A national physicians group is asking the US Department of Agriculture to look into plans by the SIU School of Medicine to use live pigs in training doctors.
The Physicians Committee for Responsible Medicine rasised its concerns in a recent letter to SIU School of Medicine Dean Dr. Kevin Dorsey.
Doctor John Pippin with the Physicians Committee for Responsible Medicine says the use of the pigs violates the Animal Welfare Act, and the group wants an investigation into SIU's Institutional Animal Care and Use Committee, which approved the plan: "This was a slap–dash protocol that apparently was just rubber–stamped by the Animal Care and Use Committee. They need to take their responsibility to enforce the Animal Welfare Act seriously, and they did not and that's why we're asking that they be investigated."
Pippin says he doesn't understand why the decision was made, and disagrees with it: "98% of trauma programs don't use animals. 98% of pediatrics residency programs don't use animals. 97% of U.S. medical schools don't train their students with animals."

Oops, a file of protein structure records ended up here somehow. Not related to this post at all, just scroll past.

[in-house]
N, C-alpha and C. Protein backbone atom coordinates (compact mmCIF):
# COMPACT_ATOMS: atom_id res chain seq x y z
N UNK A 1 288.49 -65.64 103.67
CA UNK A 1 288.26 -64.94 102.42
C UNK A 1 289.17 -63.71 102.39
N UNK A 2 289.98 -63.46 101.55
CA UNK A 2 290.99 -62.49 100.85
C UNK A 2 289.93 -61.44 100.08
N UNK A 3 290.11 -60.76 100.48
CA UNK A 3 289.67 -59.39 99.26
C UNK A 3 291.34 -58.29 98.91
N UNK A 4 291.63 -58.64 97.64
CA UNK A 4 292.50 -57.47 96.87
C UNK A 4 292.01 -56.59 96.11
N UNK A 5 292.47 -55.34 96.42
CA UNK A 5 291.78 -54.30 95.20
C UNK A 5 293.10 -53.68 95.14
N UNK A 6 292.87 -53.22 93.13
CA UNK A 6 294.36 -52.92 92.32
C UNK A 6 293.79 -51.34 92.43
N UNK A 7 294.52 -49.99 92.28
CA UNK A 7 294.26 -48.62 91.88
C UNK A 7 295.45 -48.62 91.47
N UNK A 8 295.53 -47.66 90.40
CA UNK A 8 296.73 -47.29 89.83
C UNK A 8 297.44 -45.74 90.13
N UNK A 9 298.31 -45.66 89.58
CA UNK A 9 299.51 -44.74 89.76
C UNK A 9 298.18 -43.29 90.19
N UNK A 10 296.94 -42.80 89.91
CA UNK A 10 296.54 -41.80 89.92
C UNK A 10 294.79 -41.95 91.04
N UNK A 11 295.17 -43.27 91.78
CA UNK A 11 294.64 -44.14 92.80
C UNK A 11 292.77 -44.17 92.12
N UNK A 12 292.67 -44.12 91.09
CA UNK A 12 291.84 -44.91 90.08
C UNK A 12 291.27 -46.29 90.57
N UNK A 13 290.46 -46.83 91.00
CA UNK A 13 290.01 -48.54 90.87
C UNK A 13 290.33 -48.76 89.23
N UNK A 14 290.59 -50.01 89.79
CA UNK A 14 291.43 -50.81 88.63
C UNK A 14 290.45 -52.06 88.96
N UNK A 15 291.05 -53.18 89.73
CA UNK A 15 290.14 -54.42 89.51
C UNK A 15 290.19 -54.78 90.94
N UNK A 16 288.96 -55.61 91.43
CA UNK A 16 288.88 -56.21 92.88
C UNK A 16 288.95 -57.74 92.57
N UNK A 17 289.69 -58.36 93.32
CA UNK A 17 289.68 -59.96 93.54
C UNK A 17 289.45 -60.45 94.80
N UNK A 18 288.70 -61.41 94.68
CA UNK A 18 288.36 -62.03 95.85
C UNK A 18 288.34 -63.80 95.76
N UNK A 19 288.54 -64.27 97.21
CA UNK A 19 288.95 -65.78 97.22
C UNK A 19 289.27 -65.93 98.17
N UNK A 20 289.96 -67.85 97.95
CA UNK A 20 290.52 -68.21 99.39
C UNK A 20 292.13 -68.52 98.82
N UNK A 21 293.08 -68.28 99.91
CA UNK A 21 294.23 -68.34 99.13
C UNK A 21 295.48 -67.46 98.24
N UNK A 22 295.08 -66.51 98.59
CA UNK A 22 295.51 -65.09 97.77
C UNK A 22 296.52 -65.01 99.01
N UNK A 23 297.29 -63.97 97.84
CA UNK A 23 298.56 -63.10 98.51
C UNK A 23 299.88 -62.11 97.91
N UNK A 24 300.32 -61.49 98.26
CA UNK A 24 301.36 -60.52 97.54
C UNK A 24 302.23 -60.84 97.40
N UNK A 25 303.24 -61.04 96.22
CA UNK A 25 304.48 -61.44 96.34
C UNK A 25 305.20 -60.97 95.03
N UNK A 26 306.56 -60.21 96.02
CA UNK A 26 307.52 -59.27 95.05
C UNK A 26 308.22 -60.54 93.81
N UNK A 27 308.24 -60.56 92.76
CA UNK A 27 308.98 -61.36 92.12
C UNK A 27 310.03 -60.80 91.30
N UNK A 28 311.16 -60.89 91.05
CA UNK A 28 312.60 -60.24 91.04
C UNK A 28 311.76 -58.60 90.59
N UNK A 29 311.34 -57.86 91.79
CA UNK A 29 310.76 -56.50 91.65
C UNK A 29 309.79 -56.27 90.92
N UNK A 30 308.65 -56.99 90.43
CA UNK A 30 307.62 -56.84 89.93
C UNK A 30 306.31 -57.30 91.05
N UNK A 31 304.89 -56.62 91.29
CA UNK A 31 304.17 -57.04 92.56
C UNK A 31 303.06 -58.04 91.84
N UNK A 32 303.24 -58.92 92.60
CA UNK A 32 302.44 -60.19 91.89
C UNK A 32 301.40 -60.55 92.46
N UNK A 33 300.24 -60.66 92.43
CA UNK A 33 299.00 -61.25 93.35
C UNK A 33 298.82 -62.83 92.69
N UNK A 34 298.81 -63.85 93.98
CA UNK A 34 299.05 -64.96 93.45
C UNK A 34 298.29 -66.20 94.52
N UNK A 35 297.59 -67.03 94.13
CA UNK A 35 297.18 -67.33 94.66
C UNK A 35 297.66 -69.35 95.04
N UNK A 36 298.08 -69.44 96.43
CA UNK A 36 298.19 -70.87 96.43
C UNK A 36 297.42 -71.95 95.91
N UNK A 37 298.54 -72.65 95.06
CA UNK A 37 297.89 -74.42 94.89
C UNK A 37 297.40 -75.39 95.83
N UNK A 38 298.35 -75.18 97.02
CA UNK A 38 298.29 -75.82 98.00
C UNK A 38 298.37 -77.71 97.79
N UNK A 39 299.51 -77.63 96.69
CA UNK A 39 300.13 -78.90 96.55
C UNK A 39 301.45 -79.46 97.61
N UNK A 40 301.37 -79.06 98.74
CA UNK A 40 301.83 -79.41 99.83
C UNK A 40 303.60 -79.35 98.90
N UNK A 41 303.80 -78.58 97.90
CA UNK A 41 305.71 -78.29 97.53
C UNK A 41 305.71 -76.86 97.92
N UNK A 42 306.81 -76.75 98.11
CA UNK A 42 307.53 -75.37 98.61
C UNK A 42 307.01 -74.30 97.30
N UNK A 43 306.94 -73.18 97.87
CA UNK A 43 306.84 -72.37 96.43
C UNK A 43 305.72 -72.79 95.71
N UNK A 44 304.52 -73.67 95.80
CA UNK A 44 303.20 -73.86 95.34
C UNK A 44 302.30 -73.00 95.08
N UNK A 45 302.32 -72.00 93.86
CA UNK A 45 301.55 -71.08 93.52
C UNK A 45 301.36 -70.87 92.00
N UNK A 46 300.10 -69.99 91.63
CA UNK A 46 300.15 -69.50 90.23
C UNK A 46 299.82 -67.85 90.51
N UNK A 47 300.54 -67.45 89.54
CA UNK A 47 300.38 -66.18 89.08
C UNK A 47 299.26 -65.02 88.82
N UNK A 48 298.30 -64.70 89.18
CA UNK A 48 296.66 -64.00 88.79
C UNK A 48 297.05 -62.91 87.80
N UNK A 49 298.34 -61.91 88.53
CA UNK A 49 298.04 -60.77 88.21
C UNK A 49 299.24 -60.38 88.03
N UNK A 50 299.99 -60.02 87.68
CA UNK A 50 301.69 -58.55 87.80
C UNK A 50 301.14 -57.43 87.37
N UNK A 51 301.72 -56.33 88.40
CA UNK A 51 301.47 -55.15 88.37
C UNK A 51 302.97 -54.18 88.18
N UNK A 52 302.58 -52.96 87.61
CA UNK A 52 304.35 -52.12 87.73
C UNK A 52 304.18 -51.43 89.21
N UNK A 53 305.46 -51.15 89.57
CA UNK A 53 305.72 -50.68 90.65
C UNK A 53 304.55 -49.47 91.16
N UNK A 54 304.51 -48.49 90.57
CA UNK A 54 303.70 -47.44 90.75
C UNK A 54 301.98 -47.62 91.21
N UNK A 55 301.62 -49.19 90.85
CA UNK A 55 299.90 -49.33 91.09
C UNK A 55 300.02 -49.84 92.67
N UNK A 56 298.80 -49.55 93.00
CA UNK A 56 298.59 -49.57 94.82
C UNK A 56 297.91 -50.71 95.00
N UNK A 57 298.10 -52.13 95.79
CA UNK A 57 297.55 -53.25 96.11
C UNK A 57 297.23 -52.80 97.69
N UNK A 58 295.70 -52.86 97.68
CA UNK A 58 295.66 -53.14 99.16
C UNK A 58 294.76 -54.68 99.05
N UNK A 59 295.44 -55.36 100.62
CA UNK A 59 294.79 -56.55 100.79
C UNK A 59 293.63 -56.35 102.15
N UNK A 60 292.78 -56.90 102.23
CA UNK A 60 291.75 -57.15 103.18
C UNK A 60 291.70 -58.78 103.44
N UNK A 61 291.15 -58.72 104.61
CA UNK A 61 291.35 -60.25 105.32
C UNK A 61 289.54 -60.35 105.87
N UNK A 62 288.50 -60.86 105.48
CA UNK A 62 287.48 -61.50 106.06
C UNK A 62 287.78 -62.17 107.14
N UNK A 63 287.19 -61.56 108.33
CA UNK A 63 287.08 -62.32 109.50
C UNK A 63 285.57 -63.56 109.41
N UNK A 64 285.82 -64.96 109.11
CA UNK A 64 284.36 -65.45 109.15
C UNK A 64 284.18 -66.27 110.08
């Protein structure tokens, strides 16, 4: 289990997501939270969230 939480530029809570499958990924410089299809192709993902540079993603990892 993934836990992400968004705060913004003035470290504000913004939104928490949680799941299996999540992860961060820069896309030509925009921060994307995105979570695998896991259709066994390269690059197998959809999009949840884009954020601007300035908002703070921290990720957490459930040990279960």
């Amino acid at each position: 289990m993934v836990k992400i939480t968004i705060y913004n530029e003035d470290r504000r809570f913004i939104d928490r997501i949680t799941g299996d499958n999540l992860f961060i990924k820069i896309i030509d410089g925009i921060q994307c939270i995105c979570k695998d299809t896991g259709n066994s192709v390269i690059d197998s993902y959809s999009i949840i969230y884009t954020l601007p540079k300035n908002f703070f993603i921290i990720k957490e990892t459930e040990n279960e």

Under the plan, residents in the Emergency Medicine program would use the pigs to train for several different procedures. Pippin says simulators and cadavers are better tools for training doctors, and the use of animals has nearly been phased out across the country.
SIU School of Medicine Spokeswoman Karen Carlson says the school uses lots of different approaches to train future doctors. In a statement, Carlson says simulations are used, but also points out using live tissue prepares the residents for real–world situations. Carlson also says SIU is always evaluating training methods, and that animals used are treated humanely and with respect at all times.